America’s Secret Weapon: Women and Children

55 year-old Mrs. Smuda worked tapering shells for machine guns.Photo courtesy of the Library of Congress Photo Archives

 

Before World War II, a woman’s role was considered to be that of wife and mother.  Some states barred married women from holding jobs, even teaching jobs.  The need to mobilize the entire population behind the war effort was so compelling that political and social leaders agreed that both women and men would have to change their perceptions of gender roles—at least as long as there was a national emergency.  Sacrifice was expected, and women and children were told they must contribute in a variety of ways. There was a sense of excitement and a feeling that everyone was joining together against the common enemy.*

While married women occupied themselves mostly with housework, childrearing, and voluntary activities, they certainly were not idle. Women’s organizations mobilized millions of women to implement a wide range of local projects to help with the war effort. Volunteers gave their time and money with little or no public recognition. Serene Stokes, now in her eighties, remembers that her mother and friends started their own USO branch in Los Angeles to serve the soldiers as they deployed overseas. At age twelve, Serene volunteered at the USO, serving coffee and donuts, writing letters for and to servicemen and helping her mother.

In order to heat his house, Arnold Olson remembered that he would pick up coal off the tracks that had fallen from trains. He also had his own garden. His son, Allen Dale, remembers that they ended up eating “Blackie,” the family’s pet chicken.  Everyone was expected to ration goods – from cigarettes and food to gasoline and dry goods — and sacrifice for the troops. This was true throughout the USA and the United Kingdom.

 

 

                                   From a display at the WWII Valor in the Pacific National Monument, Honolulu, HI…

…“Everyone pitched in to help the war effort. Lei makers made camouflage nets. Children scavenged for spare machinery parts. Seemingly everyone lined up to donate blood. Wahiawa resident Richard H. Y. Chun and his classmates picked fruit after their elementary school was converted into a hospital. ‘Everybody goes to the pineapple field,’ he recalled, ‘and you get graded, too, because there’s teachers in the fields.’”

 

 

…Nancy Hedermenn, Oahu resident and WARD. From a display at the WWII Valor in the Pacific National Monument, Honolulu, HI…

…“Because so many men were called to military service, women joined the workforce for the first time. In Hawaii, an elite group of female civilians were recruited to join the “Women’s Air Raid Defense” (WARD) replacing men of the Army Signal Corps, freeing them for combat duty elsewhere. ‘For myself and other Island Girls, it was the defense of

our homes…then service to our country.’”

 

Nineteen million American women filled out the home front work force, not only as “Rosie the Riveters” in war factory jobs, but in transportation, agricultural, and office work. Women joined the federal government in large numbers. Nearly a million “government girls” were recruited for war work. Women volunteers supported the war effort by planting victory gardens, canning produce, selling war bonds, donating blood, salvaging needed commodities and sending care packages and letters to troops.**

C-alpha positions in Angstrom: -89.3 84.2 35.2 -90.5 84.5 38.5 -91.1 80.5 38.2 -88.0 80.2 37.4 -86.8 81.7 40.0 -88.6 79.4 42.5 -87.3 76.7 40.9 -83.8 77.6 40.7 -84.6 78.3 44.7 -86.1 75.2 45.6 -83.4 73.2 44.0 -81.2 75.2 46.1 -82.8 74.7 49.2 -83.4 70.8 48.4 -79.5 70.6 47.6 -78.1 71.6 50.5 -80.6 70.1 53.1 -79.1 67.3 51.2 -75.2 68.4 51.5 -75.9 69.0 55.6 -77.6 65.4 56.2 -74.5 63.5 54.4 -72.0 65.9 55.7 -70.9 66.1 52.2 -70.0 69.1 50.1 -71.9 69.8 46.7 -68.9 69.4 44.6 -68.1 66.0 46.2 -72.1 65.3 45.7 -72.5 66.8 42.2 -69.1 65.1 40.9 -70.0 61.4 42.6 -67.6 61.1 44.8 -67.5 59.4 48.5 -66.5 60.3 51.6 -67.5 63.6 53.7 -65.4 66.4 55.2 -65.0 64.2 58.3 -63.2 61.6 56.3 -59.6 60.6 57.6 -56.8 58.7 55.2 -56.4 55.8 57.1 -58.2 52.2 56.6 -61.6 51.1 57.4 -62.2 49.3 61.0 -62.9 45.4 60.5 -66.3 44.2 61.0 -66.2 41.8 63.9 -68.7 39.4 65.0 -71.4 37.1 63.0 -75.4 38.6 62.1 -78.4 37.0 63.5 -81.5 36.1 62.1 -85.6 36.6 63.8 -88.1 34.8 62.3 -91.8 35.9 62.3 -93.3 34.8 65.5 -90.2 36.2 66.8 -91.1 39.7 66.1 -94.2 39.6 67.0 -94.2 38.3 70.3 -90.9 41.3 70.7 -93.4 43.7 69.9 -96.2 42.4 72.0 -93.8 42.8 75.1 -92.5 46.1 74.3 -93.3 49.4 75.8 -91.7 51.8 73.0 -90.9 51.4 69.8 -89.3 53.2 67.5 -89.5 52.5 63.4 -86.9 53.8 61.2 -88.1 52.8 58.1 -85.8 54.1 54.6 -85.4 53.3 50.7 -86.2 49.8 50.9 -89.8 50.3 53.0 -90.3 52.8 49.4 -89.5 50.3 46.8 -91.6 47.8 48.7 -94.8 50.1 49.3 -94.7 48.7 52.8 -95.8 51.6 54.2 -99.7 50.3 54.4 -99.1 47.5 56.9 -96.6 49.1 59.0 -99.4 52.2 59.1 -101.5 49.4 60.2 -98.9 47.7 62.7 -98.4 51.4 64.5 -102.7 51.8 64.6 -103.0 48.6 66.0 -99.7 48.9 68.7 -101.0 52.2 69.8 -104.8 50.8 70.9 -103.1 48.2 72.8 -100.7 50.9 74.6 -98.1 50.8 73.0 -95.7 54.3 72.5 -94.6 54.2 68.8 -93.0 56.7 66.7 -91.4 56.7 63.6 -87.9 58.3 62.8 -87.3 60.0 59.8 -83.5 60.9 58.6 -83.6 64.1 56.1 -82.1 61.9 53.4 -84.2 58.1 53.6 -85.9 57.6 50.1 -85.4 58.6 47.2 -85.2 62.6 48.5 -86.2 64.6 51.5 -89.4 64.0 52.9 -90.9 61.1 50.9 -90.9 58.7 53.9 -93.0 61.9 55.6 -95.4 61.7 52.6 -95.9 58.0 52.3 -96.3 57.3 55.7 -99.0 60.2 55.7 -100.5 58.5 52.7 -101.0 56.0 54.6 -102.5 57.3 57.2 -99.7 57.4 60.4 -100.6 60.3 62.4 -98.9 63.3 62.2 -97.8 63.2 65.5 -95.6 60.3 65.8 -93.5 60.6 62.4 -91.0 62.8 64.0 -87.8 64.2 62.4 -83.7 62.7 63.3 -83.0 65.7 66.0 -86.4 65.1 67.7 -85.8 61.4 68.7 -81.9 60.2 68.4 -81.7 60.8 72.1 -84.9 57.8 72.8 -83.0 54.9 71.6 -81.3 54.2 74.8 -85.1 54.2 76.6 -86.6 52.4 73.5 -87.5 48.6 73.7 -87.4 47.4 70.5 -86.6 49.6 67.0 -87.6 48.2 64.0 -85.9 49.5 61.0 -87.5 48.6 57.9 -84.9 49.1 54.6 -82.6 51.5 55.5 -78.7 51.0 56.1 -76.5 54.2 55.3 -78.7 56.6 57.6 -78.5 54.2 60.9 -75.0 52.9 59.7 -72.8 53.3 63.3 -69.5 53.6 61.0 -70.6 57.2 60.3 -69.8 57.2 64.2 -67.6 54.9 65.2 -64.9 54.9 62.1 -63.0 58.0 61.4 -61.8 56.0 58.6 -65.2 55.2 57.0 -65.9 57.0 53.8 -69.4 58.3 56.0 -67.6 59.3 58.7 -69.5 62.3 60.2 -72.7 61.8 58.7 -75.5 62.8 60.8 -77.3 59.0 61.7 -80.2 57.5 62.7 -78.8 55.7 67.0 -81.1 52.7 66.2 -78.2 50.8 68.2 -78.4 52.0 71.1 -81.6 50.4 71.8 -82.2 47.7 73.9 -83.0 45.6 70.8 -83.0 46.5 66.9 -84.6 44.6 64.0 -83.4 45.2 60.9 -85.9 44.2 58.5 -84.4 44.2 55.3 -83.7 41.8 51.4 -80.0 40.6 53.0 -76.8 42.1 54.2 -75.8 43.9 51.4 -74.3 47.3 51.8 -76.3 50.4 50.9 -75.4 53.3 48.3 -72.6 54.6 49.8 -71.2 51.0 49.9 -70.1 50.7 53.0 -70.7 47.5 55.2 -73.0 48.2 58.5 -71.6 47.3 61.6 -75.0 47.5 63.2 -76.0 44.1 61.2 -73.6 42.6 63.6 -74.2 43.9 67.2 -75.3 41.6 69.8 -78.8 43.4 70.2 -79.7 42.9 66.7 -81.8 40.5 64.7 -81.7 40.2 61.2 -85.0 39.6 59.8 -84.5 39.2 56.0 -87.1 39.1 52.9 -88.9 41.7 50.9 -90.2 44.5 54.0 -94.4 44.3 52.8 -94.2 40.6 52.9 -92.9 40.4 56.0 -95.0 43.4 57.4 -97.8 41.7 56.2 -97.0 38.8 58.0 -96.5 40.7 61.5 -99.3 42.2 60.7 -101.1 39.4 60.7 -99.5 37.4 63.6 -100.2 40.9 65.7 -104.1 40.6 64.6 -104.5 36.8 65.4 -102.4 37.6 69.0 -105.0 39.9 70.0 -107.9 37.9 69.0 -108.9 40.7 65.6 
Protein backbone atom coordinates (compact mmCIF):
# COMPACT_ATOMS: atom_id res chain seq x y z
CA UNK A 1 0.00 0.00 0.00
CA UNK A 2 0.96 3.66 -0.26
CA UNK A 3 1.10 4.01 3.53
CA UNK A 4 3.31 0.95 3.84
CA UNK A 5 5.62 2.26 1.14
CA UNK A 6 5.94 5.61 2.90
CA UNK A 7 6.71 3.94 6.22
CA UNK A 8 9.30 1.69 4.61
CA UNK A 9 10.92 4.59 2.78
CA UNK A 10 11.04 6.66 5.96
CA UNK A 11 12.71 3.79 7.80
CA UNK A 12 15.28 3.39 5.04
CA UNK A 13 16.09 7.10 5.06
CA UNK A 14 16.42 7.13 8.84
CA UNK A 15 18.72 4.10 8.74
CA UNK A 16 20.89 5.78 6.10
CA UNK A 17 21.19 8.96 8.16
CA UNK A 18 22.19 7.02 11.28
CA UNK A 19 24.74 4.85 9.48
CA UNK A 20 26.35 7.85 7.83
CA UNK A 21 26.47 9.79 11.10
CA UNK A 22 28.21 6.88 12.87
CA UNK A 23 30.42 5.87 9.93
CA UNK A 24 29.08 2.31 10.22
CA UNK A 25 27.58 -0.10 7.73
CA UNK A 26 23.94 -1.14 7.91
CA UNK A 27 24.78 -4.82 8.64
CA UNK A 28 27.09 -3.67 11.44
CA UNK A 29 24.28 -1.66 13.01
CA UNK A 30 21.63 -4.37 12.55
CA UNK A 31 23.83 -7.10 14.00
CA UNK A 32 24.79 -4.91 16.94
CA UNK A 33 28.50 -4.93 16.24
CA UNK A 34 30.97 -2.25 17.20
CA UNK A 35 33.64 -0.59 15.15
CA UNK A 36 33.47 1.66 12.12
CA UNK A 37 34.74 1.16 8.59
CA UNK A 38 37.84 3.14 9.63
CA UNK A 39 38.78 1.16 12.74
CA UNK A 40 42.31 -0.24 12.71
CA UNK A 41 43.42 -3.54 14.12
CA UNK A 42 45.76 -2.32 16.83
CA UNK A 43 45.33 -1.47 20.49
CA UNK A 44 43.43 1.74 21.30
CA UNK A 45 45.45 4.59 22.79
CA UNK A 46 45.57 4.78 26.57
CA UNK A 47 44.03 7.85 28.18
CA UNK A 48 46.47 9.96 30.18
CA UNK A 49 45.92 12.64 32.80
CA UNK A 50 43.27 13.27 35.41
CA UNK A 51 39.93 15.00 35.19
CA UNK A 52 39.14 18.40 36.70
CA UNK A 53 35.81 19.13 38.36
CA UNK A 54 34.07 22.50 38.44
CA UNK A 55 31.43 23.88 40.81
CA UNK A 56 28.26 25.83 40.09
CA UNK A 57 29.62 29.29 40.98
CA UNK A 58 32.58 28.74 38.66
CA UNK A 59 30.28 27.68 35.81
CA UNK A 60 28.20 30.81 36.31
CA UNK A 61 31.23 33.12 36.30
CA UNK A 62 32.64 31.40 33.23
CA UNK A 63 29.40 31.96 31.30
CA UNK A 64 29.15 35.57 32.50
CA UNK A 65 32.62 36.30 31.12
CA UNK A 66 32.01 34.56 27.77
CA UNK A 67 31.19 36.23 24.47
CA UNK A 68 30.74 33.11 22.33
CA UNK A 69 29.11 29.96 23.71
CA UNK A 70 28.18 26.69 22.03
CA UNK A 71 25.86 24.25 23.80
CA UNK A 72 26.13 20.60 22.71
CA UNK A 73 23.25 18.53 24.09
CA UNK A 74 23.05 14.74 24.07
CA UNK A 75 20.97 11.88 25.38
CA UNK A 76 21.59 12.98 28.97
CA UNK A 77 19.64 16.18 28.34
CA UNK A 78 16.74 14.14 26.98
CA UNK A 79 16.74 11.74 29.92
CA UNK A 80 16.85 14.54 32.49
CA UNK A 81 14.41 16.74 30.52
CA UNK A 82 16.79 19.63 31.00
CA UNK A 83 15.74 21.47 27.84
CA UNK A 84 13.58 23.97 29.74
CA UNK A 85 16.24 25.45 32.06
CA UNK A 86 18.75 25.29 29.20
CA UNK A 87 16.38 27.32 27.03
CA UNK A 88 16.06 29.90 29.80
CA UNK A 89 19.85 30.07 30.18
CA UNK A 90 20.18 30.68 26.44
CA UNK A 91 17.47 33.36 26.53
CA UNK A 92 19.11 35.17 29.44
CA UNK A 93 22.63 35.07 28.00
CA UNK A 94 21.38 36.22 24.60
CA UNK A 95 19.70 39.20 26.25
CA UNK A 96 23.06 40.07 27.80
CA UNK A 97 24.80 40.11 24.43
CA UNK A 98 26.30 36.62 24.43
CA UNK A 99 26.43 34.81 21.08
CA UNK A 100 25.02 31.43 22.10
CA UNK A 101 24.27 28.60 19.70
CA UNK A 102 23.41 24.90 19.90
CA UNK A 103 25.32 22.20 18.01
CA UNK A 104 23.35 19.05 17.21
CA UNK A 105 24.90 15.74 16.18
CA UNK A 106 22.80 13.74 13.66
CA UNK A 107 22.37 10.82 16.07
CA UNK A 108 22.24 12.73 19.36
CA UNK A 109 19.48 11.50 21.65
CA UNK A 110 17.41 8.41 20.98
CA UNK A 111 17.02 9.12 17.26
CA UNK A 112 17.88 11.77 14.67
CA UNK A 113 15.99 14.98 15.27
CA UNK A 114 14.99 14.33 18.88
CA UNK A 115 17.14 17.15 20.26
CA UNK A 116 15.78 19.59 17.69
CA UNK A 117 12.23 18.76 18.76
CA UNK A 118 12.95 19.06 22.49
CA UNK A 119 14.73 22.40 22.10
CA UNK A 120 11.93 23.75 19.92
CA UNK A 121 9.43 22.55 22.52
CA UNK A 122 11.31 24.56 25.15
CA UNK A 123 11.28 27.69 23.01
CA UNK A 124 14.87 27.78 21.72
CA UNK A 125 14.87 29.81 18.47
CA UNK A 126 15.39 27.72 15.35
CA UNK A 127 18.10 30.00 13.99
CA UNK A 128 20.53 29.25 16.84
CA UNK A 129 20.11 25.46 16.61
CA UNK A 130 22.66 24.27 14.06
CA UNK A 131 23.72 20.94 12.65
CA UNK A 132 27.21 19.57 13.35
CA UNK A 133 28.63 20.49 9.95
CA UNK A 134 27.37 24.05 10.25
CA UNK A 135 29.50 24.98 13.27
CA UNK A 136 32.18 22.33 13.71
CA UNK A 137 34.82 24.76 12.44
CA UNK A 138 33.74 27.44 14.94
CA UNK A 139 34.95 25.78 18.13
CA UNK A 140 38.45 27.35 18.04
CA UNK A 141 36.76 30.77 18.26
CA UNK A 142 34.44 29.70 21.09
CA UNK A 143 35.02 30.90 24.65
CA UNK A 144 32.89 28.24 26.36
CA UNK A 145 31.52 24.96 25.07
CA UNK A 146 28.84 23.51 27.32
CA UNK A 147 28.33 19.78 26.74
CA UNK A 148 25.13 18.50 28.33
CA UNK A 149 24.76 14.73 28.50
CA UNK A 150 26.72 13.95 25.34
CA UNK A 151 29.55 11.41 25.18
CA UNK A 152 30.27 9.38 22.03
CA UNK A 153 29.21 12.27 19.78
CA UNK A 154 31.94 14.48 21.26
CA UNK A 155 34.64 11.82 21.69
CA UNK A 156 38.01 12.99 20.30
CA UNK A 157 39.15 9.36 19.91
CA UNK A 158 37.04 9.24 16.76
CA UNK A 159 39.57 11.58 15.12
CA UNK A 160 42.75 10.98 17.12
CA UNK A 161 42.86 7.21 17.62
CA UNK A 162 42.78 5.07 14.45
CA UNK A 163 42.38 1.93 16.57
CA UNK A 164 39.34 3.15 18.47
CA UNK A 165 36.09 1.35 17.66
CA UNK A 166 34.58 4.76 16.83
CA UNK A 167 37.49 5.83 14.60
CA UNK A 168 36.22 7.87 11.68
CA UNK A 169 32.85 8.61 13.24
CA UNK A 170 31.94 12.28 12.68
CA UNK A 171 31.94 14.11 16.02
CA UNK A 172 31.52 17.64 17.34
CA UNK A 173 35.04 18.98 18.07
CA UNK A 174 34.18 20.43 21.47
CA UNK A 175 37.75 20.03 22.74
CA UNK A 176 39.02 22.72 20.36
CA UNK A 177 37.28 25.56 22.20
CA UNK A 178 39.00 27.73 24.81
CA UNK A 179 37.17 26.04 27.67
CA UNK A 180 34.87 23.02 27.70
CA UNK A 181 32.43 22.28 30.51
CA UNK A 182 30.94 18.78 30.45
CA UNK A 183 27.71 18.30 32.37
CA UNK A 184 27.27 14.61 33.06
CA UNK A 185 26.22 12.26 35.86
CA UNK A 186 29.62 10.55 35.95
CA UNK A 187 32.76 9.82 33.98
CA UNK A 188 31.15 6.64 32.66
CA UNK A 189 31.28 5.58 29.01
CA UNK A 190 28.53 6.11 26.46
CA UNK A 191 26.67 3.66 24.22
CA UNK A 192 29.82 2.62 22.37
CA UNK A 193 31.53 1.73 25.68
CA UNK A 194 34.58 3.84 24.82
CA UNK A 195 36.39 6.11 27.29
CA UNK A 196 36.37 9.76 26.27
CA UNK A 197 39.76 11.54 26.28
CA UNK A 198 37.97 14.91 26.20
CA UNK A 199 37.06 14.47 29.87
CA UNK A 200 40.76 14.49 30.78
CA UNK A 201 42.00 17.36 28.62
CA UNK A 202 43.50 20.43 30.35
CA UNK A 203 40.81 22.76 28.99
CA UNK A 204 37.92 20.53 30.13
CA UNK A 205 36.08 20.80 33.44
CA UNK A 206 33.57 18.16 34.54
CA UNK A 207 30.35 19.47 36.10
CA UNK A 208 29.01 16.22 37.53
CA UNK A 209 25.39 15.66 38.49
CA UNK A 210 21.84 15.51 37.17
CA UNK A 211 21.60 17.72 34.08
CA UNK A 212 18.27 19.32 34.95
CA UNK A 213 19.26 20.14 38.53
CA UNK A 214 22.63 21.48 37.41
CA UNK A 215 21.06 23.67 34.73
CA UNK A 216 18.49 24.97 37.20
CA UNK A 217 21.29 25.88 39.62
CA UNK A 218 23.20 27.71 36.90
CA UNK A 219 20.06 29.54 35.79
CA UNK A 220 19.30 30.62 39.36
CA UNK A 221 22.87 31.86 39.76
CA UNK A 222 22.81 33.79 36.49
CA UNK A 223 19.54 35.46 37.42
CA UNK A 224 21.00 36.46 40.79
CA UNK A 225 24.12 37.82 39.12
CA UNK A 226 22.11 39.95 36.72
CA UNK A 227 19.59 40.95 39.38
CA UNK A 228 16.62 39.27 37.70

New bride Violet Carattini assembled torpedoes while her husband was away in the Army. Army nurse Jean Wise remembers her time in Great Britain where she treated both American soldiers and German prisoners. “We lived in wooden huts. We had about eight girls to a hut. There was no running water and the restroom was about a block away. I was always tired…long working days. Because of the blackout, it was always dark; you couldn’t even use a flashlight. I once ran [physically] into a cow. When you can’t see a cow, you know you’re in bad shape. You sort of laugh it off…”

 

The Girls of Today, a small British book of sketches and verses written during the war years acknowledges and applauds the efforts of the women on the home front:

This book is in the collection of the New Mexico Museum of Military History

 

Miss Purl and Plain don’t look the same

But they should both be crowned with fame

Long hours they knit for the boys out there

Lovely warm woolies for them to wear

 

courtesy NM Museum of Military History

Munition girls toil through the night

To help our soldiers win the fight

They look so smart in their dungarees

Although they’re splashed with oil and grease

Although this book is out of print, copies may be found on amazon.com or ebay

Hush Hush! said the typist “kindly don’t ask

I work on a secret Government task”

Unseen and unheard these Office girls show

By “keeping it dark” we will beat the foe.

These three examples are only a few of many tributes to women who helped the war effort

     For many women, World War II brought not only sacrifices, but also new jobs, new skills, and new opportunities.  Because of the efforts of determined women and their children, governments were able to channel resources into the war effort and focus on the fight at hand.  Although many women in the workforce were replaced by men returning from active duty, times had changed and working women were no longer the exception.

Military nurses enjoy some camaraderie as they prepare to fly a mission. Photo from the NM Museum of Military History

 

 

 

 

 

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